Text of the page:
ON FRIDAY the Riverine Herald was told one of Murray River Council’s most senior staffers, appointed only late 2017, had gone.
It was not known if she walked or was pushed.
And if the council has its way none of us will ever know.
Because Murray River Council has also voted 6-2 (one councillor was absent) to ban anyone speaking to the media except for the mayor, Chris Bilkey, and acting general manager Des Bilske.
If the report we were given, that said staffer was barely into the first year of a three-year contract, understood to be worth a minimum of $300,000, is correct the ratepayers of this new shire have every right to know what happened, why it happened and, most importantly, what it cost them.
The people at the helm in this council and shire need to remember something very clearly – they work for the ratepayers.
This is not their own secret society to run as a fiefdom and be answerable to nobody. The former Murray Shire (now part of this amalgamated local government area) tried that and was sacked.
Council writer VIVIENNE DUCK was at the meeting when the gag order was agreed.
FREE speech may not be dead but around here it may be on life support.
We live in a country where free speech is not enshrined in our constitution as it is with the US and its famous First Amendment.
In our case, in that very Australian way, it is ‘implied’.
But when members of our community are chosen to represent the people who elected them it would be hoped they would be empowered by that implied freedom.
To say what they wish about issues affecting their community.
To give their opinion on issues they are passionate about.
And to politely tell the media to back off on issues they are not.
But not in our twin towns, and twin councils.
Murray River Council this week voted to adopt a gag law, shutting down the rights of your elected representatives to speak to the media.
The mayor and general manager are now the sole spokespersons of the council, killing, in one fell swoop, the freedom of speech these local government representatives signed up for.
The Australian Constitution does not expressly protect freedom of speech or expression.
In 1992, however, the High Court of Australia held that a right to freedom of expression, in so far as public and political discussion were concerned, was implied in the Constitution.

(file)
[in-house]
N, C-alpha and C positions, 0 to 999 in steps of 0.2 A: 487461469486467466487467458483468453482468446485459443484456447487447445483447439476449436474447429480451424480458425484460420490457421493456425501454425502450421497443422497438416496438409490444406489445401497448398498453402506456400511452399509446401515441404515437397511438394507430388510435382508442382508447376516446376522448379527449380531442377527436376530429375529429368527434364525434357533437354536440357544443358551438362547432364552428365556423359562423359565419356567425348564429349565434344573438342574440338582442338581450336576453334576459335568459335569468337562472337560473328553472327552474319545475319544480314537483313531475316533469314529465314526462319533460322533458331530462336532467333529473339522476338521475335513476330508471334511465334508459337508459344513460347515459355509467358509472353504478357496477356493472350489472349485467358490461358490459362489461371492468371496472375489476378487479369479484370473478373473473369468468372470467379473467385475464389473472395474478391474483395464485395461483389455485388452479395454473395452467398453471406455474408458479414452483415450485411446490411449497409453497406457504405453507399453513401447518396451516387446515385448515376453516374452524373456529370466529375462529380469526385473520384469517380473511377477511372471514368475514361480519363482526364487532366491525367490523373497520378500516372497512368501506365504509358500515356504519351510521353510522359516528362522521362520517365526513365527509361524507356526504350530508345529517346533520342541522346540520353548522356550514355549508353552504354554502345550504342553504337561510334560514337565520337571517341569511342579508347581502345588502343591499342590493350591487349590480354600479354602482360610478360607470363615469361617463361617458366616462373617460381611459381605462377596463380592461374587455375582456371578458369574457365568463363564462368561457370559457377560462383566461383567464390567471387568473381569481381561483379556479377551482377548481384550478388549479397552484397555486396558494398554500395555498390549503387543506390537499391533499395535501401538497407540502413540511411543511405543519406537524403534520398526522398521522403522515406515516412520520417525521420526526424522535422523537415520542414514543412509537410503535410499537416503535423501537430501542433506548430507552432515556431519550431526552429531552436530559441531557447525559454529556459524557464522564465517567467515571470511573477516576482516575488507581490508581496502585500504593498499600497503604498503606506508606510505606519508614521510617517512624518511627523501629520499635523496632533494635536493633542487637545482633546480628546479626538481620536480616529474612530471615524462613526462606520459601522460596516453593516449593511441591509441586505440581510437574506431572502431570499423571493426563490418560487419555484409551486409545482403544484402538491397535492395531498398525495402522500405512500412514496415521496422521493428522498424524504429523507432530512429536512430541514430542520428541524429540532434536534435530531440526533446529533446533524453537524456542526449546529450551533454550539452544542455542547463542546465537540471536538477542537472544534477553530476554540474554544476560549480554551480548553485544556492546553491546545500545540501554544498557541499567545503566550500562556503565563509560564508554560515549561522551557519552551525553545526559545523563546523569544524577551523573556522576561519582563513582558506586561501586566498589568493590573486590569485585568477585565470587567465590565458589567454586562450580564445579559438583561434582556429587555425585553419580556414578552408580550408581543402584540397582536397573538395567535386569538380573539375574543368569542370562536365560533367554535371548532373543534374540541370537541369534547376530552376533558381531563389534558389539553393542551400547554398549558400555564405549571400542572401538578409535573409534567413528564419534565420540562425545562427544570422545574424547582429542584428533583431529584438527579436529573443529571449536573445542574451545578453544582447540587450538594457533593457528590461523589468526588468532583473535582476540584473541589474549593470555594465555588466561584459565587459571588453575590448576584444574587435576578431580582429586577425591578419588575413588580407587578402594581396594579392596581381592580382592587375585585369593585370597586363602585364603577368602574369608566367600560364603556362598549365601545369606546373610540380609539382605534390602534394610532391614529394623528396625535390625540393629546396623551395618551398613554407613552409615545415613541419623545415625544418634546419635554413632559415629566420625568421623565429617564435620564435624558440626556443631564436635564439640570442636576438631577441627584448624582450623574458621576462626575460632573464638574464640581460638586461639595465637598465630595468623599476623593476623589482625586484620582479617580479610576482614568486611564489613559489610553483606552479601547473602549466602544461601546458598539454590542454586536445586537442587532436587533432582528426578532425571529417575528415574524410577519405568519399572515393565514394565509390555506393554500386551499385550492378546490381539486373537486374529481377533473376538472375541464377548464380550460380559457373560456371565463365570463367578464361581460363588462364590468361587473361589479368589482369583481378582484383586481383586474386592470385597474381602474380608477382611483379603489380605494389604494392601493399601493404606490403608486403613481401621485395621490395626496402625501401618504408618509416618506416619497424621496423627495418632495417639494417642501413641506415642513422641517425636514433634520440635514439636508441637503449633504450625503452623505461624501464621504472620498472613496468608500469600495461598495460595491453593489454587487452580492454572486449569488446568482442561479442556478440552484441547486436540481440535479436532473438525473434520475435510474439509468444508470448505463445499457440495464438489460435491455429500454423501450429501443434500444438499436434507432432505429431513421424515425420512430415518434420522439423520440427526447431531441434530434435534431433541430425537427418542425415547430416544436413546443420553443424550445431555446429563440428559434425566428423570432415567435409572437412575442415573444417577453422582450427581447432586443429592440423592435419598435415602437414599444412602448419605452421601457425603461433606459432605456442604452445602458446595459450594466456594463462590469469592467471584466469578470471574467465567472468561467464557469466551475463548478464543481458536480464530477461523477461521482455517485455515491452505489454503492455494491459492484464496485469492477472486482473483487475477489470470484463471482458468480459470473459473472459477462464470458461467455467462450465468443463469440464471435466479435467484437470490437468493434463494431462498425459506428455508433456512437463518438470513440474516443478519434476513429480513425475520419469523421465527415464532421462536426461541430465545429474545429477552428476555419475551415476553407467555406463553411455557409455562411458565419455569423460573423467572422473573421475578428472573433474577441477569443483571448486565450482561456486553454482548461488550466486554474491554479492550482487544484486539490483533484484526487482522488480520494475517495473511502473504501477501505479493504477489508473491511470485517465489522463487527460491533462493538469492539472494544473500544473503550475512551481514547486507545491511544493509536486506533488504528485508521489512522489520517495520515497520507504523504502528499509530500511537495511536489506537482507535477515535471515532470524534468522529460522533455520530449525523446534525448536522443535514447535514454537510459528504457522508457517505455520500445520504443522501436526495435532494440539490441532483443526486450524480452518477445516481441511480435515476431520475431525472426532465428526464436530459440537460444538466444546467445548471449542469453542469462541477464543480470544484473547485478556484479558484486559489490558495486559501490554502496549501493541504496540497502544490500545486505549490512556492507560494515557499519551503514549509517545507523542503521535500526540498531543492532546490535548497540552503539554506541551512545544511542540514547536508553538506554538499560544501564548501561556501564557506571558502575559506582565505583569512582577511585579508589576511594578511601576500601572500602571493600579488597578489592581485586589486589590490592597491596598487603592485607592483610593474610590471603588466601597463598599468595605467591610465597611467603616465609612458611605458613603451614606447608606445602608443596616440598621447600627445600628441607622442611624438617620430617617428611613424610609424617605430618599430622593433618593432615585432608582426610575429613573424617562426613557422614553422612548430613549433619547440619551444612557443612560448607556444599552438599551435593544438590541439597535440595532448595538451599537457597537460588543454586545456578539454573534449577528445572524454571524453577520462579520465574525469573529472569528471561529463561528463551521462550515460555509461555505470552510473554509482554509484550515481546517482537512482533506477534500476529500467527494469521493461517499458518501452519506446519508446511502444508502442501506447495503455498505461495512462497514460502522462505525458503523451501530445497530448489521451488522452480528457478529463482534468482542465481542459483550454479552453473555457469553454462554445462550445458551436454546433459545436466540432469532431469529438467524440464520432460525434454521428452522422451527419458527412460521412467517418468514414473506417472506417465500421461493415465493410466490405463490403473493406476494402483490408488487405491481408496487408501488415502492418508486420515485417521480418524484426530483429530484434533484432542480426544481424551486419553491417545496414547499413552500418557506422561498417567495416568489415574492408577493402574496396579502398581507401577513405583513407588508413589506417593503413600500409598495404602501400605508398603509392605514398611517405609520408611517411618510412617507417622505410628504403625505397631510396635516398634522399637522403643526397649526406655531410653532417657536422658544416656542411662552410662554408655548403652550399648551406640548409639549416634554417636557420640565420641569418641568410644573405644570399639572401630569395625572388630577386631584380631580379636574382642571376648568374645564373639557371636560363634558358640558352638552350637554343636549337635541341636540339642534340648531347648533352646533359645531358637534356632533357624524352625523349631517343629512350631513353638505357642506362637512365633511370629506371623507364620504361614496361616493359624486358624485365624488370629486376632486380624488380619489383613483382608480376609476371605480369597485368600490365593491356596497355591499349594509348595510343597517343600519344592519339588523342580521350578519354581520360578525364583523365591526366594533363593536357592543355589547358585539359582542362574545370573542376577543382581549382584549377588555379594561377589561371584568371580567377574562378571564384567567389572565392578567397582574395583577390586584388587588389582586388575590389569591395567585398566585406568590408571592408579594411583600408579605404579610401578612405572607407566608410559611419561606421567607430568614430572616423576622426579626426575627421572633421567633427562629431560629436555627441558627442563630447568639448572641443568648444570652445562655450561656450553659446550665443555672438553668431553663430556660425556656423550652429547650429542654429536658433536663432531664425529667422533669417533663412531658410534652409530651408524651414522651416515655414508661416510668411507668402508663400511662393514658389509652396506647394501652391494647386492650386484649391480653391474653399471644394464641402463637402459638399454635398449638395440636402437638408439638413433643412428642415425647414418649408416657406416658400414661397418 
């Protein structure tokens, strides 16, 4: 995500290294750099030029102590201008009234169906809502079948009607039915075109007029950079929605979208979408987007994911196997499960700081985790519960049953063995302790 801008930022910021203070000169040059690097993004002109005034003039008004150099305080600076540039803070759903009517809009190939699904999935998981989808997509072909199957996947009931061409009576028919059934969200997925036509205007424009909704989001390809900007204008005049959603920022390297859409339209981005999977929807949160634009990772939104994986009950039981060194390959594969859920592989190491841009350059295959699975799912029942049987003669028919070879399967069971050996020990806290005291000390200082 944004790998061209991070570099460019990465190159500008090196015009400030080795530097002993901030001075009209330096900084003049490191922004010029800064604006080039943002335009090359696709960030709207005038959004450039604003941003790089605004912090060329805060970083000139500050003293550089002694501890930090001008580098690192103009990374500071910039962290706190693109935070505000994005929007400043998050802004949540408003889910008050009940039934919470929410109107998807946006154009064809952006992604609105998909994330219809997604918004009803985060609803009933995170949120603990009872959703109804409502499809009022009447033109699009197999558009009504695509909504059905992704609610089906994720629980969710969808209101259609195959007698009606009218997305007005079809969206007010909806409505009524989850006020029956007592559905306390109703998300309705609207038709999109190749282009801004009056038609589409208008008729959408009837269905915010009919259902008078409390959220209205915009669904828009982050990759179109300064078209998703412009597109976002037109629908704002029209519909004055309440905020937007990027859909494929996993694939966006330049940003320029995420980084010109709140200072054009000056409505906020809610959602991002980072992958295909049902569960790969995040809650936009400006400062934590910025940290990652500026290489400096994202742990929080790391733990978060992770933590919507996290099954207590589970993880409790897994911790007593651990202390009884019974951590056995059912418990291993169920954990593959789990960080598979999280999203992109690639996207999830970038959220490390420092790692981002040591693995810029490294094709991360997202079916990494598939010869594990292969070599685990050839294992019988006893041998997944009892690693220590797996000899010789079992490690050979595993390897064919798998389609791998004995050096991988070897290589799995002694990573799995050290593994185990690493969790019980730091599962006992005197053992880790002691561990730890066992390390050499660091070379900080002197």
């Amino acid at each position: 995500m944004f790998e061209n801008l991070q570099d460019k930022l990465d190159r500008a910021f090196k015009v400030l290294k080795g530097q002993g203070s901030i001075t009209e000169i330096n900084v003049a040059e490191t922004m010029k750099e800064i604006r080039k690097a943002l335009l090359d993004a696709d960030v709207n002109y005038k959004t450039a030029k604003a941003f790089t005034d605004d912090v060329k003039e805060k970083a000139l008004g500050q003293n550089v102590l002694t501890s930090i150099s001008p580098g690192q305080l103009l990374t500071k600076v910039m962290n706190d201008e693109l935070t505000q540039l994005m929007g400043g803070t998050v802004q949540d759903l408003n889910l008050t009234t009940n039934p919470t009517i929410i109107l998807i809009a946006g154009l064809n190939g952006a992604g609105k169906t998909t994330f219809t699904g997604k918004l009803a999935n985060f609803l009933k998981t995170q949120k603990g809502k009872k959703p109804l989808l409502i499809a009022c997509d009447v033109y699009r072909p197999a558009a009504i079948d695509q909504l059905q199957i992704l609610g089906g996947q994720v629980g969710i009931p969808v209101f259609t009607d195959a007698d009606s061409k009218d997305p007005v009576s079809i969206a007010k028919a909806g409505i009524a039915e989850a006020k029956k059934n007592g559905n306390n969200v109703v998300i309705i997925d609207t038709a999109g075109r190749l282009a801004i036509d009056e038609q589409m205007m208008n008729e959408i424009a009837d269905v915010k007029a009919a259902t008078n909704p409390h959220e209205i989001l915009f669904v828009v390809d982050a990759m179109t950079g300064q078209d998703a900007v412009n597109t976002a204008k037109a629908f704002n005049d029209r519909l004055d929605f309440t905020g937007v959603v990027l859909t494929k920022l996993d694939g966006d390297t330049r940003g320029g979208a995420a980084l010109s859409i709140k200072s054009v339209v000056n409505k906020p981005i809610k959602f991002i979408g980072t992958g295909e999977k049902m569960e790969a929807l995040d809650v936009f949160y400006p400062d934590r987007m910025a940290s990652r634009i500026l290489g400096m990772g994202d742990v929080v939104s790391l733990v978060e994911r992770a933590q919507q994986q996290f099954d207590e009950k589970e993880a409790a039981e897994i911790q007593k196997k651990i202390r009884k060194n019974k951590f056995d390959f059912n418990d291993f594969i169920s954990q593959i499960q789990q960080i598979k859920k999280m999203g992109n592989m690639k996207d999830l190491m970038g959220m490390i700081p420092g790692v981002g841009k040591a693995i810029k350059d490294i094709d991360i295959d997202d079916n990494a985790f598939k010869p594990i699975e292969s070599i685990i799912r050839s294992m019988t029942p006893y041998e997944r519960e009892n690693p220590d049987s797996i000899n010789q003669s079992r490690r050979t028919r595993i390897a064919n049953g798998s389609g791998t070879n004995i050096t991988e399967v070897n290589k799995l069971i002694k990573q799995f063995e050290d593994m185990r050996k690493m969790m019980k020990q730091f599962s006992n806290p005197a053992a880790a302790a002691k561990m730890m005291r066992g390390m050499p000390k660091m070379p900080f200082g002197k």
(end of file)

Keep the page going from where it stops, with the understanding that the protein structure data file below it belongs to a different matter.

And if the discussion at said council meeting is anything to go by this policy might be rubbing some councillors up the wrong way, but is encouraging most of them to demand more censorship.
Waving around newspaper articles and questioning what was in them as if they had the right to know what each councillor said to what paper and when.
That is the point of having nine councillors.
So there are three different opinions coming from, and openly and honestly representing, the three different wards.
Not so there can be an editing process where each member of council reads through each councillor’s response before sending it off to the media. But that would seem to be the path down which Murray River Council is going.
Earlier this week the Riverine Herald asked whether a senior MRC departmental director had left ridiculously soon after being appointed, and whether she had resigned or been booted, the shutters went up.
Council’s response to the query was: ‘‘Please be aware that Murray River Council will not provide any comments for publication on matters concerning individual persons in the employment of Council as this will be in breach of Council’s contractual relationship with staff members as well as Council’s Code of Conduct and Privacy legislation’’. It was signed by acting general manager Des Bilske.
And when clarified that all we wanted was a yes or no, and that we didn’t need any details about contracts, the door was again slammed in our face.
Is that all we are going to be met with now from our local councillors on that side of the river? Because if it is it means our readers — the ratepayers funding this enterprise that now only wants its side of the story told — won’t be delivered the full story, it will only receive the council spin that will conveniently cover up everything going on behind the scenes.
Your elected representatives, regardless whether they agree or disagree, will not be allowed to stand up and make their point. The only losers here are the ratepayers.
Campaspe Shire has a similar policy where all media requests have to go through their media officer.
And council then decides who responds to the questions.
Not that the questions are ever answered in full.
We get what they want to give us.
Don’t get me wrong, I understand council’s want to protect their public image.
And they are more than happy to send us press releases when they want to highlight any positive work they are doing, and that we are happy to run as it is all good community updates.
As journalists, we are the voice of the people.
We are the source to which people turn when they want the full story.
And our public figures must have the right to say what they want?
And shouldn’t we, as the media, be able to ask them directly when there is something we think they should comment on?